I had heard rumors that they might be doing a deal with Overdrive. When I asked about the Overdrive agreement, Smashwords confirmed that a deal with Overdrive was forthcoming and that launch was expected in the next several months. This will make SW books available through the world’s largest library aggregator. One of the biggest pluses, for me, is the ability to opt in/out of channels and to make changes to a book’s content and/or price with no charge. To me, this is critical. If I had to choose only one distributor it would be SW based on this factor alone.
Financially, the decision on which route to go will vary depending on your price point and your projected sales, but decisions are seldom strictly financial ones. Other factors come into play. Here are a few to consider:
- Ease of use. Both SW and Bookbaby have easy to use sites. I haven’t uploaded to ebookPartnership, but I’ve heard from a few people that say it compares favorably.
- Customer service. I love that Bookbaby has phone support, but that’s only for the premium option. They have email support for all others. SW and ebookPartnership also have email support.
Each person’s circumstances will be different. Before you decide, think of how each factor might affect you. If you have to make changes after uploading, there will be steep charges you’ll incur at Bookbaby or ebookPartnership, while Smashwords is free. Look hard at the charts. It doesn’t take long to rack up expenses that would eliminate all potential profits.
Another factor is the conversion costs. I have mine in epub so I don’t face the issues, but if you’re trying to upload Word documents it will cost you at BB unless you go premium. Be honest about how many books you think you’ll sell, and at what price. Then look at the charts and determine what makes sense. Don’t make a decision based on how many you’d like to sell. Be realistic. Remember, this is how many you’ll sell outside of Amazon, and any other channel you go direct with. Most authors won’t hit the break-even point.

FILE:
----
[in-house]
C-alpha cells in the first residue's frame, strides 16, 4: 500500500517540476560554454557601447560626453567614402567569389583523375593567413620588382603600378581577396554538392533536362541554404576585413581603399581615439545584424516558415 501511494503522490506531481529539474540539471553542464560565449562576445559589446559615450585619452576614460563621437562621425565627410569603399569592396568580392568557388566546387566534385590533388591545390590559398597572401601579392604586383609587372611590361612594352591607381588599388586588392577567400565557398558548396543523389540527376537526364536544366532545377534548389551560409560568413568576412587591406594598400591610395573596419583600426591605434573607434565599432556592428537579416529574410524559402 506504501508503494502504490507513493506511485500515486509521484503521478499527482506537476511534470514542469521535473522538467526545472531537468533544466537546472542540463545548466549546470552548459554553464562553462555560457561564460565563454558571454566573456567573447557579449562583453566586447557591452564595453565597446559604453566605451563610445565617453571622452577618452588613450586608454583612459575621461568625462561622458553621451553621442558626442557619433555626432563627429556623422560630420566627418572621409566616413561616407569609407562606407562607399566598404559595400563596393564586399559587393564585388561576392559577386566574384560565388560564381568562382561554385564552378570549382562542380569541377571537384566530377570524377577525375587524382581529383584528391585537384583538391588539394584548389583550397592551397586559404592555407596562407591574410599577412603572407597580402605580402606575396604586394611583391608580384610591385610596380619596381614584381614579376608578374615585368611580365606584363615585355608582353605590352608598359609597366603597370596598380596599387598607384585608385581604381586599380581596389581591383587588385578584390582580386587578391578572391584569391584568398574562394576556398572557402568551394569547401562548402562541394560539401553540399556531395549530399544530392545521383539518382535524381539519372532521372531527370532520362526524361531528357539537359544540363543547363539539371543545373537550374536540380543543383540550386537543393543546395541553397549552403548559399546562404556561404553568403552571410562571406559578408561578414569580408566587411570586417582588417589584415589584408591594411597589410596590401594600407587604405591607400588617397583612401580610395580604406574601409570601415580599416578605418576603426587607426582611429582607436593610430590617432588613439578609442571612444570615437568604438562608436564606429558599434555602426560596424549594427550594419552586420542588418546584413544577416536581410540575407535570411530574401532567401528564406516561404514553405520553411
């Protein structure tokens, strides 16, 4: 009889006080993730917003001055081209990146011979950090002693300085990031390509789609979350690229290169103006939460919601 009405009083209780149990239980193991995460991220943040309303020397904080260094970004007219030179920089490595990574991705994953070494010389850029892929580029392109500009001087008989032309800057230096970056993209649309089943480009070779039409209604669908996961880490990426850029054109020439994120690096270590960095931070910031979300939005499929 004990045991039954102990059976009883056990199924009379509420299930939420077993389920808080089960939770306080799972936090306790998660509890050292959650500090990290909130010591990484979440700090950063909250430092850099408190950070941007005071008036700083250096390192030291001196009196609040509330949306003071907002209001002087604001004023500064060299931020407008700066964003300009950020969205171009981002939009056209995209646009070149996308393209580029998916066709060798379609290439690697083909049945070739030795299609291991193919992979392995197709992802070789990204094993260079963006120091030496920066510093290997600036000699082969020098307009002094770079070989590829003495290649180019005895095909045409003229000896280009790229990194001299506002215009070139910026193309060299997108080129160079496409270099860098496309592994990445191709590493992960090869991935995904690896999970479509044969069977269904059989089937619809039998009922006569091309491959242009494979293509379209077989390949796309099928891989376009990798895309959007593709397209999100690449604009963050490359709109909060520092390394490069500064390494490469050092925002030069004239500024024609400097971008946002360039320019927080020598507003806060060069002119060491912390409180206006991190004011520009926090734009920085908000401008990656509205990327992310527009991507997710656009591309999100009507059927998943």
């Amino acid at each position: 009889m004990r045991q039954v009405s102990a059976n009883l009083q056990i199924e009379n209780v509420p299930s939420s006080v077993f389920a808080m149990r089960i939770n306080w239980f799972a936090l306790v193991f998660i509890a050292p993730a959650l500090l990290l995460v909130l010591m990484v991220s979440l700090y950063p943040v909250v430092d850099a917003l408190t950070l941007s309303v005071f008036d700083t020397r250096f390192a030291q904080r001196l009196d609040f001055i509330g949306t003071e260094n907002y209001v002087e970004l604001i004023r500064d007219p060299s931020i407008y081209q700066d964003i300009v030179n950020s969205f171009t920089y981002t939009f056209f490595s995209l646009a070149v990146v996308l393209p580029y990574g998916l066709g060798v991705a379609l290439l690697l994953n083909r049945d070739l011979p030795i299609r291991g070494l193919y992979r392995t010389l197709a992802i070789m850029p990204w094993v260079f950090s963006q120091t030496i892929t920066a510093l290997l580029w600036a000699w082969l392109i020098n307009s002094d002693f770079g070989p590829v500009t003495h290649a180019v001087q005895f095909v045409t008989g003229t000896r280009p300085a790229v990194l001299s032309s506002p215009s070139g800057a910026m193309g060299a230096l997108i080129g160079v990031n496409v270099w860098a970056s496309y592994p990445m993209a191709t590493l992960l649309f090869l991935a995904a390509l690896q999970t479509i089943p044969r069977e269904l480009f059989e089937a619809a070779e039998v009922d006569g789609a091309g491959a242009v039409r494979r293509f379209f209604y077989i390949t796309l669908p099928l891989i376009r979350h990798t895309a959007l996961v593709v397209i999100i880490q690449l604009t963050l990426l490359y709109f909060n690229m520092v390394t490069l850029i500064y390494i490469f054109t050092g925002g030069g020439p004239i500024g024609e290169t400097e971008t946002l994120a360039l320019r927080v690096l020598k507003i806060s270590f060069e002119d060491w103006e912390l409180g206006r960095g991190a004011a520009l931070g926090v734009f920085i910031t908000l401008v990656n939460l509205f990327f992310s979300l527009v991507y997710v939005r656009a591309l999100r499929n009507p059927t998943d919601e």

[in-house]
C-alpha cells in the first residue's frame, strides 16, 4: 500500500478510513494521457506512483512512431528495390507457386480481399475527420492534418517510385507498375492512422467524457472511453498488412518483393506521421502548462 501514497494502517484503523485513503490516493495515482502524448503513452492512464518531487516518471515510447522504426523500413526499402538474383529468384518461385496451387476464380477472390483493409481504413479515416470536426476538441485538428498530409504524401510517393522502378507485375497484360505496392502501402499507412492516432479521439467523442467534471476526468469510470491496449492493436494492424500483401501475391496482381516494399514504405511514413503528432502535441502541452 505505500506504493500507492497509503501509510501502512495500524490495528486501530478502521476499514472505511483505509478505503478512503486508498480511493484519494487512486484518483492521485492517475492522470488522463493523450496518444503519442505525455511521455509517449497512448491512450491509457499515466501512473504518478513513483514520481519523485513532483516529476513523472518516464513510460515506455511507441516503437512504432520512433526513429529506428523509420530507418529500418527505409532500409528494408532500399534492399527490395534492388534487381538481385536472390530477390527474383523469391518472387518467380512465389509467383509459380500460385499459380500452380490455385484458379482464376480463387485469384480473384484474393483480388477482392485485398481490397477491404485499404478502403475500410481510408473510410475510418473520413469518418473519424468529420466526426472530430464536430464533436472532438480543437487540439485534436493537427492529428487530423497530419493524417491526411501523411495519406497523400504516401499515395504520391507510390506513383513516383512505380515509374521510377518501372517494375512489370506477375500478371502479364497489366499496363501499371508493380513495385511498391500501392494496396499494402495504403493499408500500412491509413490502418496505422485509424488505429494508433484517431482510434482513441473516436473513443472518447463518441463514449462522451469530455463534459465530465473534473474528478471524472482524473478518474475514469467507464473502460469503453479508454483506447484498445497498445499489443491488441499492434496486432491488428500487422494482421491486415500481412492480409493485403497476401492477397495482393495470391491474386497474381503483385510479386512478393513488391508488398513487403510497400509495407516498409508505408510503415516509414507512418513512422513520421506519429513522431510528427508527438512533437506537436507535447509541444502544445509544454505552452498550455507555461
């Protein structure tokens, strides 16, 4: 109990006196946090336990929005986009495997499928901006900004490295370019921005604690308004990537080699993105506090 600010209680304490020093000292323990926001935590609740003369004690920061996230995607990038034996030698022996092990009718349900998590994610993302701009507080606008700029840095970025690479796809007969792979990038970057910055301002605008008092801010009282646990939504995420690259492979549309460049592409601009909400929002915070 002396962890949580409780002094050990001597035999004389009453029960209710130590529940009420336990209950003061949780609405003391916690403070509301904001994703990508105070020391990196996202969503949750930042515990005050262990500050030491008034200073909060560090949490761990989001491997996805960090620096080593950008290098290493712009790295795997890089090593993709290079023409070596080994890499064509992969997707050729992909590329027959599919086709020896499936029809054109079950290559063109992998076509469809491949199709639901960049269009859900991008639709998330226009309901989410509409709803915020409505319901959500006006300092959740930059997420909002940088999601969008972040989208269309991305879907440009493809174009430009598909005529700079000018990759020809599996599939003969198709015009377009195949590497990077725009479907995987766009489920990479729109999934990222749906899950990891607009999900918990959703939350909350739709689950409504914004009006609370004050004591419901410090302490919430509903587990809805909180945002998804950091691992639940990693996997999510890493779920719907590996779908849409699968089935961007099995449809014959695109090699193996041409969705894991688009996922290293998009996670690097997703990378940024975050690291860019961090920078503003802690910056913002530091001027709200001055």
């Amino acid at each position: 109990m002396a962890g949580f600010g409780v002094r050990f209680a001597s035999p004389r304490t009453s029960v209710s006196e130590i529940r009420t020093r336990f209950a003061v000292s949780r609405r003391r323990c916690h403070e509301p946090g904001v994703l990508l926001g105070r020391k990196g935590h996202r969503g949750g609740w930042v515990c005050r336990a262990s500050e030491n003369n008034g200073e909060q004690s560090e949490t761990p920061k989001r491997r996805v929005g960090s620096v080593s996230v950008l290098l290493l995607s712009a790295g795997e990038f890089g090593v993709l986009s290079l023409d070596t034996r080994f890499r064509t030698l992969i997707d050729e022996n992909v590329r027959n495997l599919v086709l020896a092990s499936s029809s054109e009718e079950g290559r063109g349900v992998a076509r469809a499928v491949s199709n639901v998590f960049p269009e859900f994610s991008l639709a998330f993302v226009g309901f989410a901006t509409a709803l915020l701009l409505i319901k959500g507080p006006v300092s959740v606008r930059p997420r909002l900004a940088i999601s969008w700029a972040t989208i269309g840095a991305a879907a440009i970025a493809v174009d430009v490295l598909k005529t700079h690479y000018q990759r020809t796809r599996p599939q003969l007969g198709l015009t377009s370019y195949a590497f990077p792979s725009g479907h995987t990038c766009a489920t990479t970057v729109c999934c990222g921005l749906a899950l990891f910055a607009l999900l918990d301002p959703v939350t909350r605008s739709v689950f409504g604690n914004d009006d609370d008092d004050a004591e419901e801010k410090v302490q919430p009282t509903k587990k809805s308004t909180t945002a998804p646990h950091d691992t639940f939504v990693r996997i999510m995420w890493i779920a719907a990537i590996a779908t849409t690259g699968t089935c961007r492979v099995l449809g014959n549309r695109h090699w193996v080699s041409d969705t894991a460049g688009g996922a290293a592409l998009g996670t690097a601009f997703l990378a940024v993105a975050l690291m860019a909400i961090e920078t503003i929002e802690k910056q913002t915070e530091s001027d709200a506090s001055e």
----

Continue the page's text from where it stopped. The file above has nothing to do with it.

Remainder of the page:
It’s an absolute no-brainer to go with Smashwords. They have great channels, great support for authors, and it’s free. You can’t argue with that. One of the things I like best about SW is their approach to the business. SW is not trying to sell authors anything. SW doesn’t make any money unless the author makes money, and yet they have costs associated with hosting the site, etc. The only way they make money is to help authors sell books, and they don’t charge for doing that.
I think it’s also a no-brainer to go with Bookbaby’s free option. I signed up for free, but I only opted-in to the channels SW didn’t have.
For the premium options you’ll have to run the numbers. I haven’t gone with them, but I’m considering ebookPartnership if only for Waterstones and Ingram. Don’t let Ingram fool you. Ingram is the largest book distributor in the world and they have a substantial ebook network also. You can see a list here. And Waterstones is a major player in the UK market.
I would really like to see Bookbaby and ebookPartnership step up and cut their fees for changes, and also switch to free conversions without epubs. I’d also like to see ebookPartnership get a free option.
I looked into two other distributors but didn’t include the details. I didn’t include D2D (Draft to Digital), because they only distribute to Amazon, Apple, B&N, and Kobo, and their terms below the 2.99 price point weren’t as favorable.
I didn’t include Ingram Spark because you cannot opt out of their distributor list, with the exception of Apple and Amazon. They also only pay 40% across the board.
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Giacomo is the author of mystery and suspense books, and he also writes a series of career books which you can check out here.
He lives in Texas where he and his wife have an animal sanctuary with 45 loving “friends.”